New Year Holidays in Japan : Symphony No. 9 (Beethoven)
The Symphony No. 9, a.k.a. “Choral”, is probably one of the most famous and beloved classical music in Japan.
I played the (probably shortened) 4th movement on accordion as a member of a band when I was an elementary school student.
(Other music I remember we played are the school song, and theme from “Space Battleship Yamato”.)
My memory is too short to assure that we learnt this Symphony also at the music class of the elementary school, but probably we did and sang it in Japanese because I still vaguely remember the Japanese lyrics.
Apart from my personal dim recollection, the Symphony is known to many Japanese as the music played (near) the end of the year.
It is played throughout Japan in December.
Among all, the best known concert is “Ichi-man-nin no dai-ku” (Symphony No. 9 with ten thousand people), I guess.
Sing along with the common people
“Ichi-man-nin no dai-ku” has been presented by Suntory Holdings Limited, a Japanese company which is renowned for brewing and distilling, since 1983 when the Osaka-jo Hall was completed.
The head of the company at the time joined the choir for the first concert.
Anybody who is in elementary school or older can apply for it through the official website (Japanese language only).
If you are selected, you need to pay entry fee (for 2014, adult: 9300 yen, children – elementary or junior high school students: 4000 yen).
You must attend twelve lessons and when you miss three of them, you are out.
If you have participated in the concert before, you just have got to take six lessons.
In this case, you need to attend at least five of them.
The day before the concert, there is a rehearsal at the Hall.
My friend said she had joined this year’s concert on December 7th.
I haven’t heard any details how it was like yet, but I am going to when I see her some time.
Why Symphony No. 9 in the end of the year?
On June 1 of 1918, German captive soldiers who were kept at a prison camp in Bandou City (the present Naruto City) in Tokushima played the Symphony.
It is said this was the first performance ever in Japan, the very beginning of the history of Symphony No. 9 in Japan.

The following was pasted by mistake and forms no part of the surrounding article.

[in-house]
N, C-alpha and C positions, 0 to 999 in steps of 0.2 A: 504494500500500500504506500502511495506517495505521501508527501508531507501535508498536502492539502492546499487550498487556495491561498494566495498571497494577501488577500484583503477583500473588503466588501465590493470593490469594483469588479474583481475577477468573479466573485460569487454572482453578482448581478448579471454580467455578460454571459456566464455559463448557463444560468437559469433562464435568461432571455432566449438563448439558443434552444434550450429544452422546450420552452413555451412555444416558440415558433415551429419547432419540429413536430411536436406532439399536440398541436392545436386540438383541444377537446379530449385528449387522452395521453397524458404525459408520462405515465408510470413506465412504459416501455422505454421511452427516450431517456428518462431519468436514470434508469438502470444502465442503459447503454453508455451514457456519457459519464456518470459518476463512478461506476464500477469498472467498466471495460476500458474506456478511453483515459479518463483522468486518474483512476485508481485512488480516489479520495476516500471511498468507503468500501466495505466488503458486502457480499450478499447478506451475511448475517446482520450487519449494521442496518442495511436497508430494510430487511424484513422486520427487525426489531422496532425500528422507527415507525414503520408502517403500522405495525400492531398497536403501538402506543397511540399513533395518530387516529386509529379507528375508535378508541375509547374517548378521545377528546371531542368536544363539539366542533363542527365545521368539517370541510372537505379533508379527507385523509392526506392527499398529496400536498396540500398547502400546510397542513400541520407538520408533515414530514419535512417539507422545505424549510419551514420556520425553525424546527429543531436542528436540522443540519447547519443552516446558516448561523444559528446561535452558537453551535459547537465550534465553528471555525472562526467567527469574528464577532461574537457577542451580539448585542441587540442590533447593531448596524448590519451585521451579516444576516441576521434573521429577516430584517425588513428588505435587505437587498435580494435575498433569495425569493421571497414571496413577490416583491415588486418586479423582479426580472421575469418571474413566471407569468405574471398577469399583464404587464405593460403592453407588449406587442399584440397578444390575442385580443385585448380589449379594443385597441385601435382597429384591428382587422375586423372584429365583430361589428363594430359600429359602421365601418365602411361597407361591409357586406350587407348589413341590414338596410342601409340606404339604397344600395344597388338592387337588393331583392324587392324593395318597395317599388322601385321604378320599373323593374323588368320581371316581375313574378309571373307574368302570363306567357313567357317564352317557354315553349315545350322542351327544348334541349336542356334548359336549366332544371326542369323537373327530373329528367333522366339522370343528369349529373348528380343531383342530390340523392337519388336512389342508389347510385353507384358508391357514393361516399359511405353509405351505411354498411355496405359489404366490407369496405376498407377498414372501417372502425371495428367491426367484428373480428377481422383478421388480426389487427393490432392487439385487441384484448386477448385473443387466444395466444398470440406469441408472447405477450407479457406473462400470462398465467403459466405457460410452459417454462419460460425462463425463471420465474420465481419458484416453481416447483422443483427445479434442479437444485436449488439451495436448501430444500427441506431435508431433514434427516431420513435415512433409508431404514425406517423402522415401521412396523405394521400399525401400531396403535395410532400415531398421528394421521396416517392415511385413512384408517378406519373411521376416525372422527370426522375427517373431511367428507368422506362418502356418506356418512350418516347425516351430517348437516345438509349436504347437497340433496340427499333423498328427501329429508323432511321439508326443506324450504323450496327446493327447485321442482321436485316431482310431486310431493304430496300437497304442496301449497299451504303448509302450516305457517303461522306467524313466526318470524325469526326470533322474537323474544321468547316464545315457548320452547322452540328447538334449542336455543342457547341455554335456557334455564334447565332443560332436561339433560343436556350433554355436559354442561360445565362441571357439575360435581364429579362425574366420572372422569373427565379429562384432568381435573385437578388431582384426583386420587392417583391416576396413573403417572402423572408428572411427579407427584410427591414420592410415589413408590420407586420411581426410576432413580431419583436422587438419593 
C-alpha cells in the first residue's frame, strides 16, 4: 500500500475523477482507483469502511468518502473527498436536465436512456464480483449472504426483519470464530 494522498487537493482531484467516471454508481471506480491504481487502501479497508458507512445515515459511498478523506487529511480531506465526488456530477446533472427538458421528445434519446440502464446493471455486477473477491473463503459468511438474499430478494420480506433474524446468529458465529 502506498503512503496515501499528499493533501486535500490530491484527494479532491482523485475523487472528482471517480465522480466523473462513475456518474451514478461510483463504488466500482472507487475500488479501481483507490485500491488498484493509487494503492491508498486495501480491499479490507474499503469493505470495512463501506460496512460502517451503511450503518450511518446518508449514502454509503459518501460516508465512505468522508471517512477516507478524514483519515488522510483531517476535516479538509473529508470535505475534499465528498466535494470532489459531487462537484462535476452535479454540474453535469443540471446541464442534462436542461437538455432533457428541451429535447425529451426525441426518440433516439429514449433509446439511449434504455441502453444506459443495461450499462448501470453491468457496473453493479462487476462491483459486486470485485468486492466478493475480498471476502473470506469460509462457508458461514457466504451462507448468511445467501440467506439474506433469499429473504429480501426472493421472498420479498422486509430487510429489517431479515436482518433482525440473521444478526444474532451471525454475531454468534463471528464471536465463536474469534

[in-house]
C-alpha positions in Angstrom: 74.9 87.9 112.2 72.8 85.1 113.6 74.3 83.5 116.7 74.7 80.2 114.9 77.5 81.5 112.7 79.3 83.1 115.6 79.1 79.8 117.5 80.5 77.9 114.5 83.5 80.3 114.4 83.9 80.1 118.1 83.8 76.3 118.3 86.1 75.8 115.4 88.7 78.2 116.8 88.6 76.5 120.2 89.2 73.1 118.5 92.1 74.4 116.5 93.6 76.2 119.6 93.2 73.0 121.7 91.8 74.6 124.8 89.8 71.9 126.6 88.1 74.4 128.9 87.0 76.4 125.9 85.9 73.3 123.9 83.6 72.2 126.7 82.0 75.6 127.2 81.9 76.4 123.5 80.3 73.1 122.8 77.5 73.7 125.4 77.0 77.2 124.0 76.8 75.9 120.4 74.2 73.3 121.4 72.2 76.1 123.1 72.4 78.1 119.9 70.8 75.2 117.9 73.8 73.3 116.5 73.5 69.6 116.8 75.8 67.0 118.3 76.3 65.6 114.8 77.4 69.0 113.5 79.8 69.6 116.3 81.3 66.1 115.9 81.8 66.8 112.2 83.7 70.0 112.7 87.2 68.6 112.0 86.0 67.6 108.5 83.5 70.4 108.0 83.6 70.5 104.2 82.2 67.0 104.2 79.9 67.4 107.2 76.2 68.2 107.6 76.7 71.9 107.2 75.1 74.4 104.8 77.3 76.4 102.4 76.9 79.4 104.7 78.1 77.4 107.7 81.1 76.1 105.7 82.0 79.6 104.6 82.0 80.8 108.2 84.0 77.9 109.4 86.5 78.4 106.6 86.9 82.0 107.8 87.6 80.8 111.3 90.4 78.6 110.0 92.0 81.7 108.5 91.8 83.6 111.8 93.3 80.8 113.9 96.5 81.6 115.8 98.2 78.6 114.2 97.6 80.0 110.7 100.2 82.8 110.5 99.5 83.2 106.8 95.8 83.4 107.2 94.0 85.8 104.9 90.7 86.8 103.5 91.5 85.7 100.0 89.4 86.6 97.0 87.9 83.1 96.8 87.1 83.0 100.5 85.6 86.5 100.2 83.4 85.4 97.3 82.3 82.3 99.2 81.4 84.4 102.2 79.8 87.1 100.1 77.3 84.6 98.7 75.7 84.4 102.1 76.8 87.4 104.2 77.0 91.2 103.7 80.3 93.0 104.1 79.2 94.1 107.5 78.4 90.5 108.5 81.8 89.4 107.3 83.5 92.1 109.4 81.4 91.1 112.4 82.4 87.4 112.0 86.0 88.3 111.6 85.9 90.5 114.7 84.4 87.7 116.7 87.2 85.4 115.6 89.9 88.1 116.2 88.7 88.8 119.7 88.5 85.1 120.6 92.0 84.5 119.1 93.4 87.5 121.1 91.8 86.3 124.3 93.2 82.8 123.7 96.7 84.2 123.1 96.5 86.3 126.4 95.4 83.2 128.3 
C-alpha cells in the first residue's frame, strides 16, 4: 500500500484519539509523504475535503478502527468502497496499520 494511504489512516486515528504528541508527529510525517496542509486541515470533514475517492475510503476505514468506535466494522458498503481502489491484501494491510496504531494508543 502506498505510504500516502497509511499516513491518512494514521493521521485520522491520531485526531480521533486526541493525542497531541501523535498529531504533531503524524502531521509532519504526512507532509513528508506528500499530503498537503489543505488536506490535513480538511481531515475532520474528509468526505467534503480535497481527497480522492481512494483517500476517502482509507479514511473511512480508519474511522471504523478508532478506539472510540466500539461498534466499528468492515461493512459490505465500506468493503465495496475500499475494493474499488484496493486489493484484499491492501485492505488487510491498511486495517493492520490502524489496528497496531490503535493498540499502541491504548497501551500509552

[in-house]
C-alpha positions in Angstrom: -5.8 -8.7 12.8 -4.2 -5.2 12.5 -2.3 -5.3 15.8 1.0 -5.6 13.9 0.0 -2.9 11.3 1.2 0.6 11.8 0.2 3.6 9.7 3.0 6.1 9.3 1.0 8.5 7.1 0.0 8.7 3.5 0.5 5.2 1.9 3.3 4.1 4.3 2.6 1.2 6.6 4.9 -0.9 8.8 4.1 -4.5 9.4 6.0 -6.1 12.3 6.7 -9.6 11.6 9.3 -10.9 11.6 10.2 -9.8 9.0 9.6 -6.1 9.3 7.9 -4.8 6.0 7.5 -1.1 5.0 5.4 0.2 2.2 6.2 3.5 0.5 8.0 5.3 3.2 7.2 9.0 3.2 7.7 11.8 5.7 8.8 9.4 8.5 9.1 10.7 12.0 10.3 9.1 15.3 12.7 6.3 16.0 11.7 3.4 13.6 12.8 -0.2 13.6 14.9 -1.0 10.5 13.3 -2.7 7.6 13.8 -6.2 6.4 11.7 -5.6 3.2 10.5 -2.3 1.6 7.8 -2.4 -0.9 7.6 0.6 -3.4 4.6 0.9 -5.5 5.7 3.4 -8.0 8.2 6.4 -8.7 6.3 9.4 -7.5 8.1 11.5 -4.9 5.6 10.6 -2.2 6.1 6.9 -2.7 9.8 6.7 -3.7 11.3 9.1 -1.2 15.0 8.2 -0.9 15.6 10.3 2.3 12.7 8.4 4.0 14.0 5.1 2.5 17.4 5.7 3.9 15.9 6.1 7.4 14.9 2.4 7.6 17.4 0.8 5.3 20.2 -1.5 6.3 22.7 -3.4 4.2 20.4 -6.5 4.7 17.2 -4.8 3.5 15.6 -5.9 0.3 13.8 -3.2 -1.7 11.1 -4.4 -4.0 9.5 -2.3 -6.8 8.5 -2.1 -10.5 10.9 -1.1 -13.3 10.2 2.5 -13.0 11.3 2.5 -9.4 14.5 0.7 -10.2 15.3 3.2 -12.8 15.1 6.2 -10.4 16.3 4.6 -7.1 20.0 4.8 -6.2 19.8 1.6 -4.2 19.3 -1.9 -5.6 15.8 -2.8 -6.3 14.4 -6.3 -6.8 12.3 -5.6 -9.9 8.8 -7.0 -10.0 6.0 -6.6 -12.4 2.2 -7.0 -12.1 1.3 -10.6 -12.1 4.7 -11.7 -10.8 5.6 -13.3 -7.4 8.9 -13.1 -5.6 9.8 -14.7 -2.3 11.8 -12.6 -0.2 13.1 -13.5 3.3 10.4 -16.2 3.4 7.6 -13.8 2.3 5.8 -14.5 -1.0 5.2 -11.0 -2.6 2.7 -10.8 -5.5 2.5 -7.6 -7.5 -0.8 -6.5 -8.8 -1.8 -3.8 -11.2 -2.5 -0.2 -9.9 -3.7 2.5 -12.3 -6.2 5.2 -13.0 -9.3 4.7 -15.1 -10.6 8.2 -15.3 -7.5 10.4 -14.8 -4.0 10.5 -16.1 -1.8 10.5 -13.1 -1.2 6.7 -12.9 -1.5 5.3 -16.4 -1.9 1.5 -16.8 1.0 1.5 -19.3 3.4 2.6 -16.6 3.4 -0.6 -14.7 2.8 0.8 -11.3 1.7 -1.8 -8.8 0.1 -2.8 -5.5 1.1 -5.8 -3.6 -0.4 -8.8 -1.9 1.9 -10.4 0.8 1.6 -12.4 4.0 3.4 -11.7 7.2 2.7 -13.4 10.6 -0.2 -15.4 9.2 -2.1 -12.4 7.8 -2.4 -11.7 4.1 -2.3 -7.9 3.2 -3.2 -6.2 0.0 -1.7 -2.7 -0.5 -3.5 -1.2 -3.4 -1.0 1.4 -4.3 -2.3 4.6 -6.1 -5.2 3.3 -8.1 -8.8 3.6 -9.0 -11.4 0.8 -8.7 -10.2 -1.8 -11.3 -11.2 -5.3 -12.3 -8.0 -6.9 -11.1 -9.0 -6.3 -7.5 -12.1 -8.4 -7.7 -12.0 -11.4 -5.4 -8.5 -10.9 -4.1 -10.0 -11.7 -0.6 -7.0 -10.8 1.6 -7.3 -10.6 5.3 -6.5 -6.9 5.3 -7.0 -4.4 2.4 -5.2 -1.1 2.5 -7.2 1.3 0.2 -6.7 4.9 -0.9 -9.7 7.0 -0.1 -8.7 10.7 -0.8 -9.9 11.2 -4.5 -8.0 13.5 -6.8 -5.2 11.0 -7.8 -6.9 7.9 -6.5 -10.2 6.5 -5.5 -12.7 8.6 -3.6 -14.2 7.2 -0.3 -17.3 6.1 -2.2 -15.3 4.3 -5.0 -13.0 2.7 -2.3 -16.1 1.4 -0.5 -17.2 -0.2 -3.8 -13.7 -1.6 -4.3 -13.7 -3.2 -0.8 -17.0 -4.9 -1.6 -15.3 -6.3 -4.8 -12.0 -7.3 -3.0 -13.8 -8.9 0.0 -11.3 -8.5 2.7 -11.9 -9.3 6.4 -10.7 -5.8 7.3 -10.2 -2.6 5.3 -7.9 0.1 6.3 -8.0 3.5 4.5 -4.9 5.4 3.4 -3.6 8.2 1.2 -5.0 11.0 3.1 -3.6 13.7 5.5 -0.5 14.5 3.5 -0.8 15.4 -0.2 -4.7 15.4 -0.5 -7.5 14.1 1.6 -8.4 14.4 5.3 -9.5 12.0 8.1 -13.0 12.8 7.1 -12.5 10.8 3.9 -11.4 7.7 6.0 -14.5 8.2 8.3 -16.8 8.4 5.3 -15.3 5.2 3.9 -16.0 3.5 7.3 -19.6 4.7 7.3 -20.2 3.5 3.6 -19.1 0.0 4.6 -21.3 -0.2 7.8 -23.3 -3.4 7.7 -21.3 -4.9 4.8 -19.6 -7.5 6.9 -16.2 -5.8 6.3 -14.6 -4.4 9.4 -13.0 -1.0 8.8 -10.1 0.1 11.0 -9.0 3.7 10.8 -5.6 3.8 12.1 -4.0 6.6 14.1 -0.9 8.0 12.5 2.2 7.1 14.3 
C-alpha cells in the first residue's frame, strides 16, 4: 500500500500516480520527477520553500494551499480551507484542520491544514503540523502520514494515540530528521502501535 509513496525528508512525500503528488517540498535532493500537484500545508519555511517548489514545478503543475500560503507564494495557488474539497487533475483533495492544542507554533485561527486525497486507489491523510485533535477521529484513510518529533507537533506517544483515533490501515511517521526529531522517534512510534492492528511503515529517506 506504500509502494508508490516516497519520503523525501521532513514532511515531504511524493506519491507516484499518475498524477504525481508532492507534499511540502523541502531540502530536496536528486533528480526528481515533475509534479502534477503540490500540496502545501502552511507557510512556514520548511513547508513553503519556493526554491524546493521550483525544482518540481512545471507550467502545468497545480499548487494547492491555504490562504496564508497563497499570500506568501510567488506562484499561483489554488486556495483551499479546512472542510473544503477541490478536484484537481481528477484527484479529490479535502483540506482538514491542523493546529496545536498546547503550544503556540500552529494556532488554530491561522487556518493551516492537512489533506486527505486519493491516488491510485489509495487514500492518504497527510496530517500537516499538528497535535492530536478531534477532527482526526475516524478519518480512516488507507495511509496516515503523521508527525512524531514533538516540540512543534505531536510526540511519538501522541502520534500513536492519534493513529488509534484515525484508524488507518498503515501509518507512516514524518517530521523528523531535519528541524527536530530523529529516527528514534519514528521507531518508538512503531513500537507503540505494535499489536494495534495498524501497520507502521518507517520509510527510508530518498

On a side note, some of German prisoners decided to stay in Japan after the first World War.
Karl Juchheim who was the founder of the confectionery company “Juchheim” (in Japanese pronunciation, “Yuuhaimu”), and August Lohmeyer, the founder of the ham and sausage company “Lohmeyer” (“Roomaiya” in Japanese pronunciation), are among them.
There seem to be two possible origins of “playing Symphony No. 9 in the year’s end”.
- Performance for students.
In 1943, during the Pacific War, the Japanese government started to send call-up papers to students who were 20 years old or over when the situation deteriorated.
The date of the graduation was moved earlier from March to December, and the fourth movement of the Symphony was played at a send-off party in Tokyo for graduates who were going to war.
After the War, survivors played the Symphony as a Requiem for the deceased in December.
Thus, the Symphony No. 9 began to be considered as a December music.
- To collect a big audience.
A very desperate reason.
After the war, orchestras had got financial problems.
In 1947, the present NHK Symphony Orchestra played the Symphony on 9th, 10th and 13th of December.
They managed to attract many people, so other orchestras started to follow them.Of course there are other music performed with the choir like “Messiah” by Handel or Symphony No. 8 by Mahler.
The Orchestra also played “Messiah” the following December besides the Symphony, then added Mahler in December 1949 for the first time ever in Japan, but only Symphony No. 9 was remained as “the standard for the end of the year”.
According to one website, this was because of lack of performing technique at that time.
Orchestras were considered qualified when they could perform all the nine Beethoven symphonies.
In several other websites, orchestras, which suffered from money shortage after the War, started to play it to earn money for New Year.
A choir is needed for the Symphony, and that means more members would be on the stage.
Then more families, kins and friends of members would come to the concert.
Also, it will cost less if orchestras hire amateurs for the choir, so they will be able to gain more profit.
Orchestras began to play the Symphony outside Tokyo as well, and it was acknowledged as the standard throughout Japan.
My brother, who had got records of all the Beethoven symphonies conducted by Furtwangler, once said “To play the Symphony in the end of the year is a very good custom.”, and I totally agree with him whatever its origin is.
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